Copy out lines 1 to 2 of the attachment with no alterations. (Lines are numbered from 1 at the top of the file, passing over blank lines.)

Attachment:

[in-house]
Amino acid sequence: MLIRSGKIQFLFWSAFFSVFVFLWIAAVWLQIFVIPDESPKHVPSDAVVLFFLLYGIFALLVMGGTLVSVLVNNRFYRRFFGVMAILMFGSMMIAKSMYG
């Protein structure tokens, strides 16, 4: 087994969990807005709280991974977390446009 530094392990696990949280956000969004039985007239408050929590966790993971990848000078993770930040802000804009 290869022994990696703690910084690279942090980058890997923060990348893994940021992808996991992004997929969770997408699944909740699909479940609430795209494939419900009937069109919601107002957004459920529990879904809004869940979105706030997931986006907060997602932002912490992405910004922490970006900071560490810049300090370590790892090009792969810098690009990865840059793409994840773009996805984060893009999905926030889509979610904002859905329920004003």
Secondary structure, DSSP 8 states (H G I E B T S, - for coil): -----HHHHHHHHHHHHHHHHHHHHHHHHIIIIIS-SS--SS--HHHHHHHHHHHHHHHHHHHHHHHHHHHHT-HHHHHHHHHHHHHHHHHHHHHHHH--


[in-house]
Amino acid sequence: MLIRSGKIQFLFWSAFFSVFVFLWIAAVWLQIFVIPDESPKHVPSDAVVLFFLLYGIFALLVMGGTLVSVLVNNRFYRRFFGVMAILMFGSMMIAKSMYG